Having a person through whose eyes you enjoy seeing the world, the part of the world that person chooses to show you, that’s a special person for you. And having a person who’s been able to do that reliably, consistently, with flair and spice for some 40 years, well, that’s Dan Shaughnessy for me. I’m so pleased and honored for him to appear on my podcast!

Growing up, I was an average athlete at best, but I was a whacked-out-crazy, pedal-to-the-metal, preoccupied, fervent, never-say-die, wait-til-next year fan of all the teams Boston boasted, which, in the 1950’s, the first decade of my life, included the Celtics, the Bruins, and the Red Sox. We didn’t have a football team back then, so, by default, I became a New York Football Giants fan, as that was the team that broadcast its games on TV into my little town at the elbow of Cape Cod.

I fell in love with watching, listening to, reading about, talking about, rooting for and in every other way imaginable (imagination being where sports fans live) involving myself in the lives of my teams. They were no more mine than the moon, but in my imagination they were every bit as much mine as my family, and I probably cared about them more.

I lived through their victories and defeats every week. In the case of the Bruins and Red Sox it was mostly defeats. In the case of the Celtics it was an embarrassment of riches. In the 13 seasons between 1957 and 1969, the C’s, as they were and are called, won 11 world championships, including one stretch of an unthinkable (but, yes, imaginable!) 8 in a row.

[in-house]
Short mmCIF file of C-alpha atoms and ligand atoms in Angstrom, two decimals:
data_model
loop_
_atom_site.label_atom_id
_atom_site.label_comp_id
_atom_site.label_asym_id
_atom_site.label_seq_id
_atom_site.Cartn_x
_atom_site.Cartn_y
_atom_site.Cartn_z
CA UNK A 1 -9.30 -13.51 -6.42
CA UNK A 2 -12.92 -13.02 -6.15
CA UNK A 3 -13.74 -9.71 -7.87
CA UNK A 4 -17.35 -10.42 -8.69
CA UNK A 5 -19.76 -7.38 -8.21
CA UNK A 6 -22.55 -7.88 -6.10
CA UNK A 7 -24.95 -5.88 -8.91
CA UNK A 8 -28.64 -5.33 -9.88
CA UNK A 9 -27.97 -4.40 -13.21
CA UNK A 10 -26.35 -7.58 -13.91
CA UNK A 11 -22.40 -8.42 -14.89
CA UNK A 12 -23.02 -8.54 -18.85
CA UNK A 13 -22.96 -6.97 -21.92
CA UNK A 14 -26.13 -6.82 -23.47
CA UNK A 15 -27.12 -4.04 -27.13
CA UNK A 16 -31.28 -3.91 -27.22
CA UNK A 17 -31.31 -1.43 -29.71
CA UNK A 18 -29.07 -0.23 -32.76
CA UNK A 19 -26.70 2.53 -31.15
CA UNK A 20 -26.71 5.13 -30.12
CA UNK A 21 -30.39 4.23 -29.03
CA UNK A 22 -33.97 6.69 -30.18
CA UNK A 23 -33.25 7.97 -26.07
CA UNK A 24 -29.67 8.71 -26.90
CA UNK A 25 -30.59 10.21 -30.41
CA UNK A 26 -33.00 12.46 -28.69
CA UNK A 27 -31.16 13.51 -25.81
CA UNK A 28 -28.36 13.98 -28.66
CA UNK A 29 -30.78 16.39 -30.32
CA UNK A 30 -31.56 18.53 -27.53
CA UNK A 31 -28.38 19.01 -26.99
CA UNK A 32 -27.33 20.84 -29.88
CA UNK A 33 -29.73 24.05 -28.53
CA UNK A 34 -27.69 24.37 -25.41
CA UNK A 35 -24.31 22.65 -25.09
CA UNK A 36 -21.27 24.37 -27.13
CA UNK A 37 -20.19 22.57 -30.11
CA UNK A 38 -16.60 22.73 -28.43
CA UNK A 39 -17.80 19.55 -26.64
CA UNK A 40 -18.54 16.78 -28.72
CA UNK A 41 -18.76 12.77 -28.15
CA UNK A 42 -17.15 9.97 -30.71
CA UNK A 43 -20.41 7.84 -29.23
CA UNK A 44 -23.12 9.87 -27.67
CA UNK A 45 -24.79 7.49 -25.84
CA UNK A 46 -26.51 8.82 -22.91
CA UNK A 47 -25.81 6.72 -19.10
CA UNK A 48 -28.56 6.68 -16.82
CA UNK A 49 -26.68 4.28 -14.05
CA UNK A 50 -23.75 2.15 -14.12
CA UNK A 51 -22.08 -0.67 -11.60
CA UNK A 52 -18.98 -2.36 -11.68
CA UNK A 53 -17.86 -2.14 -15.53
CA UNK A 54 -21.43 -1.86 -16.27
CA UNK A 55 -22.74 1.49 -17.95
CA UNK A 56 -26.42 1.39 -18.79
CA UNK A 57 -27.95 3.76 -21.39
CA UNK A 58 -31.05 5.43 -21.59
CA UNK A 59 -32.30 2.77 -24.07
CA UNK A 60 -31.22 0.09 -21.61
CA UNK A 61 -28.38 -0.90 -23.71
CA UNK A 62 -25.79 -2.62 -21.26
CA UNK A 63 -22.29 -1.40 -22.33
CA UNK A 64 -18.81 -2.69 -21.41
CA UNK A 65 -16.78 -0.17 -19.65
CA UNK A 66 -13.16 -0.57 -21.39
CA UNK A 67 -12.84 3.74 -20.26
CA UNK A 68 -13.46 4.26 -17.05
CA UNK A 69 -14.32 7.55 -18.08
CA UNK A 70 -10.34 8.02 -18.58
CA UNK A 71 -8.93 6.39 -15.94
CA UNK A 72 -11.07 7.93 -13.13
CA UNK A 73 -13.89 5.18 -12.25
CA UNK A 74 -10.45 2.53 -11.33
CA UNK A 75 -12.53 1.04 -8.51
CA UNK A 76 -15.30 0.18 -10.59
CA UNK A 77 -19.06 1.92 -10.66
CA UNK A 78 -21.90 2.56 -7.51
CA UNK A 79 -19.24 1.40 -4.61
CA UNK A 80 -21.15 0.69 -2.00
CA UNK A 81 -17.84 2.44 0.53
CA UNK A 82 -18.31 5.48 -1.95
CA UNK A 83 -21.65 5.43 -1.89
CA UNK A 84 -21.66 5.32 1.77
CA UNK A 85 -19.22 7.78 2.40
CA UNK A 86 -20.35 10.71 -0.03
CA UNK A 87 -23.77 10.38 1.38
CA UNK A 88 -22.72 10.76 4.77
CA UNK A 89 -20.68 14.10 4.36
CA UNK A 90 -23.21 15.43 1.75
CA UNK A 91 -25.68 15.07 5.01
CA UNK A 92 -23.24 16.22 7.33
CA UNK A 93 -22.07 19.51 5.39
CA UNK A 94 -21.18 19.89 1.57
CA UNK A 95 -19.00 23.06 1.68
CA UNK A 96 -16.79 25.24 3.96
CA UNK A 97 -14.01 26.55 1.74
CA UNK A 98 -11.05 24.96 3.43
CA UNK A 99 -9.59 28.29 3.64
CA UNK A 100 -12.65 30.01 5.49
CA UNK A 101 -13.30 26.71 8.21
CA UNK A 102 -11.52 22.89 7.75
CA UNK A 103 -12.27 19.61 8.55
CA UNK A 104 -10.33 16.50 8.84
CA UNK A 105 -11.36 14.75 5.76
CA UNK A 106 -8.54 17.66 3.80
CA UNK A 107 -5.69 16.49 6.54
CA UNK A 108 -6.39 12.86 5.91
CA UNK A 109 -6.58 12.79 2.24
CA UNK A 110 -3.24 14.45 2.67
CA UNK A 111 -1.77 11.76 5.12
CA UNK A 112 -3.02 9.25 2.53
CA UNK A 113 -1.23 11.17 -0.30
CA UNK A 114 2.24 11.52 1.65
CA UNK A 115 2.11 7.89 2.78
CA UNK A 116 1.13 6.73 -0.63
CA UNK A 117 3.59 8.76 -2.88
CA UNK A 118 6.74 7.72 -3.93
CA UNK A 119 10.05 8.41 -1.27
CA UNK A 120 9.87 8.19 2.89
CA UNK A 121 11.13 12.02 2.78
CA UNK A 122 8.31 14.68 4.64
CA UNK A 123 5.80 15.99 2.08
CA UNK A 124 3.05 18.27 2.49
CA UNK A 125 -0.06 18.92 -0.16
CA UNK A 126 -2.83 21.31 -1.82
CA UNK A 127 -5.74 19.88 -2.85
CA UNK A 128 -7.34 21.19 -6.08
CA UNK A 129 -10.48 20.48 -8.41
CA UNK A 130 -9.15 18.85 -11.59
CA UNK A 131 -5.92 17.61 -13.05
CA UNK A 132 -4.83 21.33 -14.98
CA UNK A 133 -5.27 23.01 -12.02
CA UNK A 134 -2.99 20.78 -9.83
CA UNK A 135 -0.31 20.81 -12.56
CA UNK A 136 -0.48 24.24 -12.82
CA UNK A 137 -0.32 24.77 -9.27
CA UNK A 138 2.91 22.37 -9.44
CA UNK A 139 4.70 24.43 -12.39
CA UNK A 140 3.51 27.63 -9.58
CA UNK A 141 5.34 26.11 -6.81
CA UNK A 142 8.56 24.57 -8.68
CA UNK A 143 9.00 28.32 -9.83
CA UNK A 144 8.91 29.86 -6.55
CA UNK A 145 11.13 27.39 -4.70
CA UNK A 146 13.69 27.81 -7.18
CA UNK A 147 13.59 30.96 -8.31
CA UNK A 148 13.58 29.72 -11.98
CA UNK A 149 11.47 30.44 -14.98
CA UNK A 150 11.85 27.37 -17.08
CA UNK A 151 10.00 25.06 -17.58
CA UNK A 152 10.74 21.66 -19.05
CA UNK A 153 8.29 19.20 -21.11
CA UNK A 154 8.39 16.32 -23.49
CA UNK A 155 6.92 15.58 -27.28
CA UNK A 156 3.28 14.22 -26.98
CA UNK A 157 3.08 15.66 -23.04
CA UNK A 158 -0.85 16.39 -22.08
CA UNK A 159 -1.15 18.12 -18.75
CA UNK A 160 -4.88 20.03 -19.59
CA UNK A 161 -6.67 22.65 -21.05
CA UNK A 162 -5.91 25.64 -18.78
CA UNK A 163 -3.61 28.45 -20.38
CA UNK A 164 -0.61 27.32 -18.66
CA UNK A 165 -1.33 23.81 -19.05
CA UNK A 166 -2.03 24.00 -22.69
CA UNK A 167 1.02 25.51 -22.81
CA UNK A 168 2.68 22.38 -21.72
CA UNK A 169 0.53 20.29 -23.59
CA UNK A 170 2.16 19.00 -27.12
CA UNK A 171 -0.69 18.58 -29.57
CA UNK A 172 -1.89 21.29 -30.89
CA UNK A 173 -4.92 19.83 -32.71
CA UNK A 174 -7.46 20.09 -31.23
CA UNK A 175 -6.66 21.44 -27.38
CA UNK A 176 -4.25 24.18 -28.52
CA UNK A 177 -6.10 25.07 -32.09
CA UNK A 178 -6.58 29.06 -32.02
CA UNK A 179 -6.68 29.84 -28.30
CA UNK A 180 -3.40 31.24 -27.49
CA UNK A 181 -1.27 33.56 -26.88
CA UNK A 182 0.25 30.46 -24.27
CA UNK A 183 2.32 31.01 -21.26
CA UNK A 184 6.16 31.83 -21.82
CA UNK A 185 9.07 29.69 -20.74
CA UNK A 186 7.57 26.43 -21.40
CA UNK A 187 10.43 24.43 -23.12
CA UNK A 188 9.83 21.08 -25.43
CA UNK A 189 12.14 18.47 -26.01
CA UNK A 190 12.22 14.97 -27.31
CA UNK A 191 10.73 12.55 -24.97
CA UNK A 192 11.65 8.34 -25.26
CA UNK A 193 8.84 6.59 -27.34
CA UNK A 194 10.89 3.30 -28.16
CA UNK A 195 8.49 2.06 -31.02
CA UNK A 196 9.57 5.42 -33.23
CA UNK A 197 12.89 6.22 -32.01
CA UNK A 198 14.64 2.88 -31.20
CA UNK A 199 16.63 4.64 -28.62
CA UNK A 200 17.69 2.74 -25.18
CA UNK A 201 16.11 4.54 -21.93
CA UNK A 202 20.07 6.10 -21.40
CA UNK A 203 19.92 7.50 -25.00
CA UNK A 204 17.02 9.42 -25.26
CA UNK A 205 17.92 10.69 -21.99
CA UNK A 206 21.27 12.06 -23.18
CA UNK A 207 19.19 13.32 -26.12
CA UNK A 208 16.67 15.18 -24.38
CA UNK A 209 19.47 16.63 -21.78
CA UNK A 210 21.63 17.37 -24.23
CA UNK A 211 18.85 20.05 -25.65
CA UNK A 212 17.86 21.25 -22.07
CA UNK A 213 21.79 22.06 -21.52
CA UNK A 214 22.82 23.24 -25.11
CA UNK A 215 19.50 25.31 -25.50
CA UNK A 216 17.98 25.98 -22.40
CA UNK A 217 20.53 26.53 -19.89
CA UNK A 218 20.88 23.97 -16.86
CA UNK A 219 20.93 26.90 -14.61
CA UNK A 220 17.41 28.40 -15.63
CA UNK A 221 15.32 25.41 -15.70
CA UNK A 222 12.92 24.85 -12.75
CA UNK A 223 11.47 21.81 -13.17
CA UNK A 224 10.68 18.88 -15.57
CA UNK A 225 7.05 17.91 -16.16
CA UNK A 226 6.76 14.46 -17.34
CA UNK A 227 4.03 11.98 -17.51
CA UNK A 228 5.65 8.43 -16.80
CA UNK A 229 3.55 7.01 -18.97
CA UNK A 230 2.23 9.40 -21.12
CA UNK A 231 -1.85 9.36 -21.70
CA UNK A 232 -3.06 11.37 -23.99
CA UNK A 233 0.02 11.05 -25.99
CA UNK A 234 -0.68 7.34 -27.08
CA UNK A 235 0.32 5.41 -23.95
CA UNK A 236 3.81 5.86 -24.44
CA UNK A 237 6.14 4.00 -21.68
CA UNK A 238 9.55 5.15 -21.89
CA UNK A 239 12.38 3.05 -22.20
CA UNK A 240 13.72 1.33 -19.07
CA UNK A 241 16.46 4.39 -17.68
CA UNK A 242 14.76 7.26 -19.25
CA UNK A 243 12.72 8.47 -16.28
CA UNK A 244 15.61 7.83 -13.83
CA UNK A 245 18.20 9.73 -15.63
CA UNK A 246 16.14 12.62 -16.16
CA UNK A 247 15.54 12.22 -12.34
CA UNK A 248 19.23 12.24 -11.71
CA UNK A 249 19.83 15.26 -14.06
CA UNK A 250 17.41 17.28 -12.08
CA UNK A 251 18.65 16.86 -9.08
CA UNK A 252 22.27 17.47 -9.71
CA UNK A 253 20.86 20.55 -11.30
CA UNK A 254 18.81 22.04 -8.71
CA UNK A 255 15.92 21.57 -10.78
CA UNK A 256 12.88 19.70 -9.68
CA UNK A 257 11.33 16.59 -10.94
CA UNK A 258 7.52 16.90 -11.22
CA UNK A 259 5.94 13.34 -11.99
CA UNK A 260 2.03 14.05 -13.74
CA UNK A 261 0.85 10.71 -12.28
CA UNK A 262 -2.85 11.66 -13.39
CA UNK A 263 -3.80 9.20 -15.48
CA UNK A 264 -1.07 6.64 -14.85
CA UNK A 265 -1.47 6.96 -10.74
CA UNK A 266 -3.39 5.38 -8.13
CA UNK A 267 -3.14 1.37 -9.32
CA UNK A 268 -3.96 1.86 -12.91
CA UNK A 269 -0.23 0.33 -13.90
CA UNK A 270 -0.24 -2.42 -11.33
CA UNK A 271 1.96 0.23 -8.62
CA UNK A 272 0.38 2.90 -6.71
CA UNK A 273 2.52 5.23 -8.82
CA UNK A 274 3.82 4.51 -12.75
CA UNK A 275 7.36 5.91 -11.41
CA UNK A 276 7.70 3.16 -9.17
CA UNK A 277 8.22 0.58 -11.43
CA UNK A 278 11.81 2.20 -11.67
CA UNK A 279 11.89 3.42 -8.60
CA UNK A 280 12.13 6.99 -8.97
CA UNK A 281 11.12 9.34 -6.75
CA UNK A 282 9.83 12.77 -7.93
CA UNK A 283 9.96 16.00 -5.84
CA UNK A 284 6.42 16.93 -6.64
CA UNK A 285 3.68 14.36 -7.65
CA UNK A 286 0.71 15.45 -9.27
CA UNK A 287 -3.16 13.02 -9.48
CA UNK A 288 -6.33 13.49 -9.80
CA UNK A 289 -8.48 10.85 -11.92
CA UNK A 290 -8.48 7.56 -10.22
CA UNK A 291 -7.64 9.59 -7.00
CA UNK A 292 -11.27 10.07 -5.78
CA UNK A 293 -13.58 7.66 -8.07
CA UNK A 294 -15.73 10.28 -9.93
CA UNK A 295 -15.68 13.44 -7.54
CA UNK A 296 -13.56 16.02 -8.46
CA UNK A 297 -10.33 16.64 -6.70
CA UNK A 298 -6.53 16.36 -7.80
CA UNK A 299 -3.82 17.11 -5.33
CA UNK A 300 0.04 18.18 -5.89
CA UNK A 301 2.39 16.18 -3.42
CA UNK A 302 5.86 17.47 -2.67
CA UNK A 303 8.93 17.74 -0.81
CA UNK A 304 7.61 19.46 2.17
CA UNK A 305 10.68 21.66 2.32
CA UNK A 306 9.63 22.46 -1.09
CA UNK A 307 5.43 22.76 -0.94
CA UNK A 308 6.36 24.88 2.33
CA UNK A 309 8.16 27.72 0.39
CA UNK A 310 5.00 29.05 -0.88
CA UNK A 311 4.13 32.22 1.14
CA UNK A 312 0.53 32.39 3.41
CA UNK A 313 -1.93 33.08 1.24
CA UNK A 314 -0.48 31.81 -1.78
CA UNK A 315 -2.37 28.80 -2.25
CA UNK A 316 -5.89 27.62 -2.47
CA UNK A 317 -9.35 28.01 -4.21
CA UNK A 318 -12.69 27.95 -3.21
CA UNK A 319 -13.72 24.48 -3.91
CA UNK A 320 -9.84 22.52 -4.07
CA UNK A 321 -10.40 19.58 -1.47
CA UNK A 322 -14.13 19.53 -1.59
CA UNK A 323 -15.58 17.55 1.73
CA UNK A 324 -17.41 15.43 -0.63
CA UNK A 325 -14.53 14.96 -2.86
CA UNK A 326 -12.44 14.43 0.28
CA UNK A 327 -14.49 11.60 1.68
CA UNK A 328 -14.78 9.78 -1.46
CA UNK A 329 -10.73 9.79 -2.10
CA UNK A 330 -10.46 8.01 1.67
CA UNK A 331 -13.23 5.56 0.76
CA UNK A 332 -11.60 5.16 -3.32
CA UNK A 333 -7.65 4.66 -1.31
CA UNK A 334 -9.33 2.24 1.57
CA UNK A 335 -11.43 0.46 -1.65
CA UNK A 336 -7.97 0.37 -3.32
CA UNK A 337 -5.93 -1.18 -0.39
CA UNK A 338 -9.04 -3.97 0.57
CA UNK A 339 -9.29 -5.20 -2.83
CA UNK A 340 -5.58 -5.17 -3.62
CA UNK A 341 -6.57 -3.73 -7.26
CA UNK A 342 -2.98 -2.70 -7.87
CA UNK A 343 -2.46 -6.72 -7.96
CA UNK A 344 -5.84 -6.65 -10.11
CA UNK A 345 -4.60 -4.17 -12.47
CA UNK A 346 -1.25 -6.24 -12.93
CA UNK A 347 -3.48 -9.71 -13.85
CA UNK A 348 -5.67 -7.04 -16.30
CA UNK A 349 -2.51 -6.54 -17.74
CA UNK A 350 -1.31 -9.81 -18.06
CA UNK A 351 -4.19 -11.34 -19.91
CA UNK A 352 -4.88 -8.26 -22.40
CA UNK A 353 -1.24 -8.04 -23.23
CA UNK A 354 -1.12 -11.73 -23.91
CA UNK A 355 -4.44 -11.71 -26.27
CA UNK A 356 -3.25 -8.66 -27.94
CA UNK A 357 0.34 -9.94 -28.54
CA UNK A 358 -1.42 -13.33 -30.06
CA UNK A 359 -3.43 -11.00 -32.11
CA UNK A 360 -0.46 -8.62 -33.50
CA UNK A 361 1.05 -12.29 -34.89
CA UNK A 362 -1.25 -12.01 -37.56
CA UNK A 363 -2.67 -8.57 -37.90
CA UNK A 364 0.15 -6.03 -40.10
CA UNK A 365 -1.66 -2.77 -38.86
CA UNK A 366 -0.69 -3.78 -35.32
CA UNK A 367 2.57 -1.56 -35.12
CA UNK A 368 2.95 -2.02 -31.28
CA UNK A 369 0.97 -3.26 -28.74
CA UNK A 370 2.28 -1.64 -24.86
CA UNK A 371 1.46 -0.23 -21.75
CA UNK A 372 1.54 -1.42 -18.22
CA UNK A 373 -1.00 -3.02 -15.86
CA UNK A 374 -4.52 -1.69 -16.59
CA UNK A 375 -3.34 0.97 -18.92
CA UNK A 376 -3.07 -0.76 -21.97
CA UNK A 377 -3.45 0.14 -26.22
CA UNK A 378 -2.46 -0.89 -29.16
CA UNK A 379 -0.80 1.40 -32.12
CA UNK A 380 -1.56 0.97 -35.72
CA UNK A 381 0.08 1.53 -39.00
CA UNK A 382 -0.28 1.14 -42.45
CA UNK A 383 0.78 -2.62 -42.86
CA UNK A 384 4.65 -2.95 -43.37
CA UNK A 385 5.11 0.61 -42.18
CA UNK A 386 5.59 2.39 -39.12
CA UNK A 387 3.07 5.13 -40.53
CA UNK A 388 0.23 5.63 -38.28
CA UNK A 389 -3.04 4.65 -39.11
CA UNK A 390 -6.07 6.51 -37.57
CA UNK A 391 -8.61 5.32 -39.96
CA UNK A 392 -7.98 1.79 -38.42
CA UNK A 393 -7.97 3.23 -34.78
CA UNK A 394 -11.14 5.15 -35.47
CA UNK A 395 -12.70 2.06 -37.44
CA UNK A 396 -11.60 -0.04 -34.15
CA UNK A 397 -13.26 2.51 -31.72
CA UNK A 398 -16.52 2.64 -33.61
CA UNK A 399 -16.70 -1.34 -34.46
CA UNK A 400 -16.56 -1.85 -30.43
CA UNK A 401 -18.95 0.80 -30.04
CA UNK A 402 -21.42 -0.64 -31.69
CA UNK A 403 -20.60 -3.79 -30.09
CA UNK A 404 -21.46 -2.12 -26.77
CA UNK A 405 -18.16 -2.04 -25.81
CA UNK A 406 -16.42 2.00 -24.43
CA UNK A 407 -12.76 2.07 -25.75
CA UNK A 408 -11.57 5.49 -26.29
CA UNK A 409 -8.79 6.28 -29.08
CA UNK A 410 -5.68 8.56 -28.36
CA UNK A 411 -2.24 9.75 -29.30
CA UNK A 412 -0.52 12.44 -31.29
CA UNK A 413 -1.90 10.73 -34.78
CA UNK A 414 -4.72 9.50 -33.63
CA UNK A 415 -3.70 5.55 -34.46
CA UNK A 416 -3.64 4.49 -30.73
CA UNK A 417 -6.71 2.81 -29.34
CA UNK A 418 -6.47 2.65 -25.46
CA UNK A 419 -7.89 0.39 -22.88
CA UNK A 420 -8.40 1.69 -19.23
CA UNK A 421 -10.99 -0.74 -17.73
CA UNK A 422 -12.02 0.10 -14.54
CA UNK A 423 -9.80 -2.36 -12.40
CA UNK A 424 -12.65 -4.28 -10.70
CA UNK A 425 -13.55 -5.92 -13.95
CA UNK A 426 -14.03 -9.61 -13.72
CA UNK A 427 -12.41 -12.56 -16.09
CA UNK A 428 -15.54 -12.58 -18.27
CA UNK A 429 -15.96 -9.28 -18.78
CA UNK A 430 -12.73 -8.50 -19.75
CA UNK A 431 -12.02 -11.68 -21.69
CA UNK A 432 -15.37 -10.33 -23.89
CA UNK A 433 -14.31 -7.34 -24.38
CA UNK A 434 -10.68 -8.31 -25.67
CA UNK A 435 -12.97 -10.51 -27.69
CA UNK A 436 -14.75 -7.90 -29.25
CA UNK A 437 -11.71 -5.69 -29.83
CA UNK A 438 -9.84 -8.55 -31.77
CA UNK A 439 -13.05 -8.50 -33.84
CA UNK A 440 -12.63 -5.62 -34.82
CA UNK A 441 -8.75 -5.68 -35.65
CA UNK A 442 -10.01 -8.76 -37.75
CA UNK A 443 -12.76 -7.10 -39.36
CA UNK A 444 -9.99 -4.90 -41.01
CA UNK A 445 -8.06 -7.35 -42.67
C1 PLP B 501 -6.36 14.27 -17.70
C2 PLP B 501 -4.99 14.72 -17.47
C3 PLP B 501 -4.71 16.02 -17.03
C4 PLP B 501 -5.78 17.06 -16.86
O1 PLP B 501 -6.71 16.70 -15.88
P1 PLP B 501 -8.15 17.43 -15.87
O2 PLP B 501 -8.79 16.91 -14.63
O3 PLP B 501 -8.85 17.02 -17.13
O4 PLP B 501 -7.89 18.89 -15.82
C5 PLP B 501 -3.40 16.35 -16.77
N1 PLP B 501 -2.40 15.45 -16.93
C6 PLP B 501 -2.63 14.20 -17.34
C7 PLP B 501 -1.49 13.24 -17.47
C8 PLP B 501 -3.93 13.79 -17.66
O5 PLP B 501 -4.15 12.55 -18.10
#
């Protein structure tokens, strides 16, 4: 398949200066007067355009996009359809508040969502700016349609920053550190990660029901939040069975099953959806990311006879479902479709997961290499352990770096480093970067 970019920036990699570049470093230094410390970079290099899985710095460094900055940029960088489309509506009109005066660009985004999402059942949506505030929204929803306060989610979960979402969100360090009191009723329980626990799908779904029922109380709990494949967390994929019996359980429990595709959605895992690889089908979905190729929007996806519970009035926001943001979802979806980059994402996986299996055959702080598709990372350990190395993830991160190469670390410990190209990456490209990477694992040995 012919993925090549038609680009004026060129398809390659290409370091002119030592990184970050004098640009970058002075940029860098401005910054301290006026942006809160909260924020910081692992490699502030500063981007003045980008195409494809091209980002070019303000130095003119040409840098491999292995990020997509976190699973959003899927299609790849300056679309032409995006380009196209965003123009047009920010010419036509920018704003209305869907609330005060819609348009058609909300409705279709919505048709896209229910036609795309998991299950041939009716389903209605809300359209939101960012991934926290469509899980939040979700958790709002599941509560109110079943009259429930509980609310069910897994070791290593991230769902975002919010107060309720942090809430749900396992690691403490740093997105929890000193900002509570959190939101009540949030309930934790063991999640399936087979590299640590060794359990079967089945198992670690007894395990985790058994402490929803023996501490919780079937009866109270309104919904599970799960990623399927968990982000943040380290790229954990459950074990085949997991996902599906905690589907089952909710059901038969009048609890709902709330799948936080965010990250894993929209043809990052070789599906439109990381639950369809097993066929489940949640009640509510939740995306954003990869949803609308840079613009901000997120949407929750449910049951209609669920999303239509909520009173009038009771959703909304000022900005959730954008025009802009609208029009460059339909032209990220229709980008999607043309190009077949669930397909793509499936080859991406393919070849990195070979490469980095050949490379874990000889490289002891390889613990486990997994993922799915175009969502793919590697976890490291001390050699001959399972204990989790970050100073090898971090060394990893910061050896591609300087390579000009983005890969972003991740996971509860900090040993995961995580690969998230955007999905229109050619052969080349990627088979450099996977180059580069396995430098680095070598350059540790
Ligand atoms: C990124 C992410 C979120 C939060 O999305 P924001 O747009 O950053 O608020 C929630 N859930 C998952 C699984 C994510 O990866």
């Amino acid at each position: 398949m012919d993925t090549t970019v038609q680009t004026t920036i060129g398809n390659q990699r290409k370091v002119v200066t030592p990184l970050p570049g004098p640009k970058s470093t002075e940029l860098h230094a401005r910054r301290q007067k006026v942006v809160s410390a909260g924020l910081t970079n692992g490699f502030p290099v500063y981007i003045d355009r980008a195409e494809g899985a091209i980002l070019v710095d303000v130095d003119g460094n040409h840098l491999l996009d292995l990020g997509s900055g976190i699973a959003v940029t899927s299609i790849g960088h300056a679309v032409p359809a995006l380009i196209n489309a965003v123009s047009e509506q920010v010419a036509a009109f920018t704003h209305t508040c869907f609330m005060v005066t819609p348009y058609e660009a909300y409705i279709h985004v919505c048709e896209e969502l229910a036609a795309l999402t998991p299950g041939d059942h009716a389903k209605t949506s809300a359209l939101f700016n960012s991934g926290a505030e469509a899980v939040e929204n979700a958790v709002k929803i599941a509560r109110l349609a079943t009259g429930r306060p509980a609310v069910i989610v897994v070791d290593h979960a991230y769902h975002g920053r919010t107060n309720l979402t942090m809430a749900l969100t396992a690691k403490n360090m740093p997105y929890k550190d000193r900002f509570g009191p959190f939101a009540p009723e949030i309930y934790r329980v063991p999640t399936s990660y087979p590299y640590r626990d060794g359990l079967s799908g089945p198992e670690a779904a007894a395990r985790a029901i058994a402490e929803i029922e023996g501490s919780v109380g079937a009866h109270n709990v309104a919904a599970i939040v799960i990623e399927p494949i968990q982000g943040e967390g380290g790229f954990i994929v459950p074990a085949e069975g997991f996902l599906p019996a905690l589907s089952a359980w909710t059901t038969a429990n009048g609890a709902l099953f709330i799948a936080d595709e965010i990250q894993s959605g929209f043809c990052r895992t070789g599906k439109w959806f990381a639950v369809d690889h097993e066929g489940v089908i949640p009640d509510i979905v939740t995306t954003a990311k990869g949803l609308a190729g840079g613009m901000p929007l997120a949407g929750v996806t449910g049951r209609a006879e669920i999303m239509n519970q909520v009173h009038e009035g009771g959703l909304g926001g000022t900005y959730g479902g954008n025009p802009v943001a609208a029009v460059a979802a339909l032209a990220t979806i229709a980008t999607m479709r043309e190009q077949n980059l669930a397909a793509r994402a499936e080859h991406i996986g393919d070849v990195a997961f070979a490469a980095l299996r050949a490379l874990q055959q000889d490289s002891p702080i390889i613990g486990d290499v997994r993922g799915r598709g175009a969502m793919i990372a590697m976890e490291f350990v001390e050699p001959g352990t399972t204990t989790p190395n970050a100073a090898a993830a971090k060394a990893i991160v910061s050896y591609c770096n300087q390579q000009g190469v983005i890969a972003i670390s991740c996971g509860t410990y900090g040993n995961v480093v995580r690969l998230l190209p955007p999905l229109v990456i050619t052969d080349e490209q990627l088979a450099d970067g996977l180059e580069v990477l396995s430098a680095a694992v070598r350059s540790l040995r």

The ups and downs of these teams defined and determined my own ups and downs. School was a after-thought. My guides and teachers through all of these dramas, over which I lived and died every day, were the scribes, the writers who covered the teams. We had more newspapers back then, of course. I grabbed all 4 local papers every day, and devoured each sports section (and only the sports section) as if it were my daily bread. Back then the writing was of the “just the facts” school of journalism. Then, new writers transformed sports writing into writing period. They made their stories interesting in their own right. Increasingly, most of the readers already knew “the facts” and so needed some more compelling reason to read than to get information.

Dan Shaughnessy is of that tradition. He is a fine writer in his own right. I’d put his prose up against most of the novels I read these days. Not just for his style but for his bite. He doesn’t do boring. Shaughnessy possesses what may be a writer’s most valuable skill: he can get under a reader’s skin. He can inflame a reader, delight a reader, make a reader laugh, even educate a reader without the reader realizing he or she is learning something new. He’s the writer readers buy the paper to read. I’ve been reading him since the early 1980’s and I still look forward to his columns each time they appear.

 
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